Business Law Newsletter
Business Disputes and International Commercial Arbitration
The general strength and momentum of the international marketplace accentuates the need to have clear rules for the resolution of international business disputes. Fortunately, since the challenges that face companies engaged in international business are not new, laws addressing the adjudication of the associated disputes have been created and continue to evolve.
Federal Arbitration Act
In 1925, President Coolidge signed into law the Federal Arbitration Act (FAA) which ensured the validity of arbitration agreements evidencing a “transaction involving commerce.” In addition, the FAA precluded states from requiring disputants to litigate claims that the parties had previously agreed to arbitrate. As a result of this federal policy favoring arbitration, many states enacted their own arbitration statutes. In its early days, the FAA’s coverage of international business disputes was deemed perfunctory and inadequate.
Uniform Arbitration Act
Due to the proliferation of varying state arbitration statutes, lawmakers came to believe that a uniform arbitration act would provide the opportunity for state uniformity in general arbitration law (although not necessarily in international business disputes). For this reason, in 1955, the National Conference of Commissioners of Uniform State Laws completed and approved the Uniform Arbitration Act (UAA). Since then, at least 35 states have adopted the UAA in its entirety, while at least 14 others have adopted substantially similar legislation.
New York Convention
To help eliminate some of the confusion regarding the enforceability of foreign arbitral judgments, in 1958, the United Nations Convention on the Recognition and Enforcement of Foreign Arbitral Awards (New York Convention) was created. In 1970, the United States ratified it and placed it within the FAA. Today, more than 130 nations are parties to the New York Convention. These nations are generally obligated to recognize the validity of agreements between parties from such nations and enforce arbitral awards handed down in foreign jurisdictions.
United Nations Commission on International Trade Law Model Law
To further eliminate confusion regarding international arbitral awards, in 1985, the United Nations created the United Nations Commission on International Trade Law (UNCITRAL) Model Law on International Commercial Arbitration (the Model Law). Since that time, at least 47 countries have enacted legislation adopting the Model Law, including a few U.S. states. With specific application to international commercial disputes, the Model Law has established itself as one of the most comprehensive sets of international arbitration laws.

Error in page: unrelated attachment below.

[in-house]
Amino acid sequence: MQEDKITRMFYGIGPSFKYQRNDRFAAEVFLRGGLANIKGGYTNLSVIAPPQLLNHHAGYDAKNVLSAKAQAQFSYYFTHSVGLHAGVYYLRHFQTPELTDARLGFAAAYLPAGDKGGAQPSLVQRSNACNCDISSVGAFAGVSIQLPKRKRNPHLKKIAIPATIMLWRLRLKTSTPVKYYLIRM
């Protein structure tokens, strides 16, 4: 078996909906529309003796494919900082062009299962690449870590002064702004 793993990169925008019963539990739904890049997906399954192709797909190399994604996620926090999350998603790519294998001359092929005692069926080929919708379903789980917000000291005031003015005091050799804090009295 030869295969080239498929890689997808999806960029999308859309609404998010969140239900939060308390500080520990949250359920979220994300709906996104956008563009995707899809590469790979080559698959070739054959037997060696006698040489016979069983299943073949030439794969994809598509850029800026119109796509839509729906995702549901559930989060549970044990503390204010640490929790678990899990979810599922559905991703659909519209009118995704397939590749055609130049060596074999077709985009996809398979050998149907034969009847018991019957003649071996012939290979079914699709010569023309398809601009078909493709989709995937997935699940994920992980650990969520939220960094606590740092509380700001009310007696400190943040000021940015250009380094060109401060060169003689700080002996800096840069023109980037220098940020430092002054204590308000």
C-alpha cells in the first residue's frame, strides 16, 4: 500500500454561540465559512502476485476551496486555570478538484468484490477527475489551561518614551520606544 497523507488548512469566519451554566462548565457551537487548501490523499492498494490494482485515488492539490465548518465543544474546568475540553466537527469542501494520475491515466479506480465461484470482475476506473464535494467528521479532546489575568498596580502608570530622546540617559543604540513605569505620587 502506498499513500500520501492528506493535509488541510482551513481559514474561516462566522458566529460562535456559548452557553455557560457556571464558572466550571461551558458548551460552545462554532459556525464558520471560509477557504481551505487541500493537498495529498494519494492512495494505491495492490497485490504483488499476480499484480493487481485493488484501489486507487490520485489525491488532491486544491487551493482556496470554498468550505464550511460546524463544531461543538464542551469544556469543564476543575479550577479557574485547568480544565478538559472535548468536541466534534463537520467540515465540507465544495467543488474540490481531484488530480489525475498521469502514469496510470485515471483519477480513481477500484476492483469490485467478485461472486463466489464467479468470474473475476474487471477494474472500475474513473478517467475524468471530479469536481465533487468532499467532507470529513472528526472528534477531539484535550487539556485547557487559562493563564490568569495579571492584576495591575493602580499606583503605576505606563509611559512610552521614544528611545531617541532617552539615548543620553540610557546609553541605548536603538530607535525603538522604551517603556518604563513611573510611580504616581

Revised Uniform Arbitration Act
In 2000, the UAA was revised (RUAA). A common complaint about the UAA was its lack of rules addressing international disputes; however, despite such complaints, the revision did not offer a remedy. The Prefatory Note of the RUAA acknowledges this omission and explains that many states had already enacted legislation addressing international disputes or apply the Model Law.
Determining Which Laws Apply
In light of the numerous arbitration laws affecting international commercial law, determining which apply may be challenging. However, parties may generally set forth in agreements which specific laws will govern their contractual relationship. In states and countries that have adopted the Model Law, if the parties do not contract otherwise, the Model Law will generally apply.
For instance, if a business in a U.S. state that has adopted the Model Law enters into a contract with a country that is also a party to the Model Law, the Model Law will control unless another law is specified. Courts have held that in an arbitration between a party from a state that has not adopted the Model Law and a party from a foreign jurisdiction that has adopted the Model Law, the Model Law may be applied to enforce an arbitration award in the foreign jurisdiction.
Other issues to consider include overlapping provisions between the Model Law and the New York Convention. Although the Model Law generally compliments the New York Convention, both laws should be given special attention with respect to the enforcement of an arbitral award. Businesses from states that have not adopted the Model Law will likely be governed by the New York Convention or the Inter-American Convention, both under the FAA.
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